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Old 12-08-2012, 11:07 PM   #1
Dunkelweizenpants
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Default Got my hands on a virgin oak barrel...

And I'm looking for some help on how to best prep and use it...

  • I've heard the oak flavors will be crazy intense from a virgin barrel, thoughts on how long to age a 10% ABV Imperial Stout without over-oaking it?

  • What should I do to prep the barrel before racking the stout to the barrel (fill with water for weeks, etc)?

Thanks!
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Old 12-08-2012, 11:09 PM   #2
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Is it a dry barrel? Never has had anything in it? Definitely swell it with water before anything else. If it doesn't leak you are good there. Some say to burn a sulfur stick/rag in it to sanitize. There is also a solution of citric acid and something else to sanitize.

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Old 12-09-2012, 01:29 AM   #3
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Fill with water a dissolve some camden tablets in it (Sodium Metabilsulphate), and leave it to sit for a couple of weeks.

I've never used one so I may be wrong, but that is where I would start.

I'd suggest only leaving the first beer in there for a few days and see how it is. Each successive beer can sit a little longer.

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Old 12-09-2012, 10:58 AM   #4
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Have only once in my life tasted beer aged in oak barrels and that was last month at New Belgium Brewery (Fort Collins CO) - La Folie Wood-Aged Biere. Must say it was foul as far as I was concerned. And I love visiting this brewery and enjoy a Fat Tire.

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Old 12-09-2012, 11:14 AM   #5
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Quote:
Originally Posted by el_caro
Have only once in my life tasted beer aged in oak barrels and that was last month at New Belgium Brewery (Fort Collins CO) - La Folie Wood-Aged Biere. Must say it was foul as far as I was concerned. And I love visiting this brewery and enjoy a Fat Tire.
La Folie is a sour beer. That flavor isn't indicative of a beer aged in a oak barrel. It can be though. The yeast and bacteria that make a beer sour like to take shelter in the wood. If you want a clean beer you just have to keep those guys out of there.

To the OP, you may know this, but a common practice is the age a lesser ABV, lighter beer each succession of the barrel. It will also likely take a bit longer each time to get the flavor you are looking for. Taste often at first. If you over oak it, you can always brew another batch to blend it with though.
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Old 12-09-2012, 03:38 PM   #6
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Thanks for the input guys. Yes it's completely dry, never been used or soaked.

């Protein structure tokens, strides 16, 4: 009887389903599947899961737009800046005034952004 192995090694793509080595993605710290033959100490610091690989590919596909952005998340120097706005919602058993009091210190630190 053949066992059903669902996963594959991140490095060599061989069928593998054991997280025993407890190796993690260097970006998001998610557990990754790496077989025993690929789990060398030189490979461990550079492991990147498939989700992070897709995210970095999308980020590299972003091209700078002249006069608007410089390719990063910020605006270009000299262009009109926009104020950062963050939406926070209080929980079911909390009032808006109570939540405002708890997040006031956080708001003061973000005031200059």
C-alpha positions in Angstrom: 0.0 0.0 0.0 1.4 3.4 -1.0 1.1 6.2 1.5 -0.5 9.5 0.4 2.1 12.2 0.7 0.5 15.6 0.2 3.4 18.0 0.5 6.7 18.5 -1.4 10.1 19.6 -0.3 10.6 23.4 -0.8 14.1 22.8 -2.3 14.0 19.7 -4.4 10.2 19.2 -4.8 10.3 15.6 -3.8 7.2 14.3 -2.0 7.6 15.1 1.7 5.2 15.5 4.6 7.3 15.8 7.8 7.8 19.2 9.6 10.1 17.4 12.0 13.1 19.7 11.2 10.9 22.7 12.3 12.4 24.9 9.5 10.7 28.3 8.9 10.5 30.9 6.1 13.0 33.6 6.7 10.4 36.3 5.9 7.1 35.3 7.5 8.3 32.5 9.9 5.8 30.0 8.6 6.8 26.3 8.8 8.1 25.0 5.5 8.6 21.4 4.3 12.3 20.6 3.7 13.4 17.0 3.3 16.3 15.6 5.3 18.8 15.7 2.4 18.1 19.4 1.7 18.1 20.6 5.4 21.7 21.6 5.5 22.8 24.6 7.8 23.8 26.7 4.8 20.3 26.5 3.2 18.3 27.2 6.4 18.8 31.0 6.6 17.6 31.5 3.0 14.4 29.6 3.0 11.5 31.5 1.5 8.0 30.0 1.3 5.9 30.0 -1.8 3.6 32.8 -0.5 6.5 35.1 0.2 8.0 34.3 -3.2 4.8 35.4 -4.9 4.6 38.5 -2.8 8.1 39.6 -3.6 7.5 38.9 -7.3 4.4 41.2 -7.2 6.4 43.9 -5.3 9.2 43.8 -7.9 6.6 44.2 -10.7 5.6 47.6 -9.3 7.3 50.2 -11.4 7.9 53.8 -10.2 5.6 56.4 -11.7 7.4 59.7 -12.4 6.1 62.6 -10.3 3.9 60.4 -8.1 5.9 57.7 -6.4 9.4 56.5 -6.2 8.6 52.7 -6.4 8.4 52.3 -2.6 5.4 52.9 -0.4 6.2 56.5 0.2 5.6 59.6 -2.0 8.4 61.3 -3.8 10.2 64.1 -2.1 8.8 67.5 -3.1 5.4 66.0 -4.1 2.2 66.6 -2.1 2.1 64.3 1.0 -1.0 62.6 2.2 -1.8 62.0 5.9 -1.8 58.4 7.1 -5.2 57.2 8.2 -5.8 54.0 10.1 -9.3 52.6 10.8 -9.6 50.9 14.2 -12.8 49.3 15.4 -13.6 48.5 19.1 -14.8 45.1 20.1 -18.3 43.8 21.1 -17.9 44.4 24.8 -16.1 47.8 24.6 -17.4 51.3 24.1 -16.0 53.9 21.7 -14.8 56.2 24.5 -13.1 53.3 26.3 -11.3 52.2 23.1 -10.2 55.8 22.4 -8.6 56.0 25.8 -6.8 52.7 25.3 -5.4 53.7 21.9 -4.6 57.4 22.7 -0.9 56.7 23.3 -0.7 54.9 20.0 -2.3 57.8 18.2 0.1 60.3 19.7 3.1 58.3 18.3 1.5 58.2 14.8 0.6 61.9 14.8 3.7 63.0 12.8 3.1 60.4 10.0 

I've heard if it's a virgin barrel that the oak flavors will be huge within only a few days, so I'll be testing it daily and only expect to have it in there a week max.

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Old 12-09-2012, 08:42 PM   #7
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Quote:
Originally Posted by jeepinjeepin
Is it a dry barrel? Never has had anything in it? Definitely swell it with water before anything else. If it doesn't leak you are good there. Some say to burn a sulfur stick/rag in it to sanitize. There is also a solution of citric acid and something else to sanitize.
Do not burn sulfur or rag in it! If you do not know what you are doing it can have fumes in it and it can explode!
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Old 12-09-2012, 09:56 PM   #8
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Quote:
Originally Posted by duboman

Do not burn sulfur or rag in it! If you do not know what you are doing it can have fumes in it and it can explode!
That's true if its a used liquor barrel. If its never been used there will be no risk of explosion. Same goes for wine or previously used beer barrels. As long as the contents aren't flammable there's nothing to explode.
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Old 12-10-2012, 01:01 AM   #9
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Quote:
Originally Posted by cadillacandy

That's true if its a used liquor barrel. If its never been used there will be no risk of explosion. Same goes for wine or previously used beer barrels. As long as the contents aren't flammable there's nothing to explode.
Didn't know that, thanks!
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Old 12-10-2012, 01:20 AM   #10
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Beer and wine barrels pose less risk. Liquor barrels have exploded, violently, before. If you take care to rinse it, you should be fairly safe. Then again, if the barrel is wet with 80-100 proof liquor you should be sanitary already. No need to rinse or burn sulfur. Obviously, a new barrel is safe. Sulfur carries its own set of precautions, so that mixture of Campden and citric acid would be your best bet.

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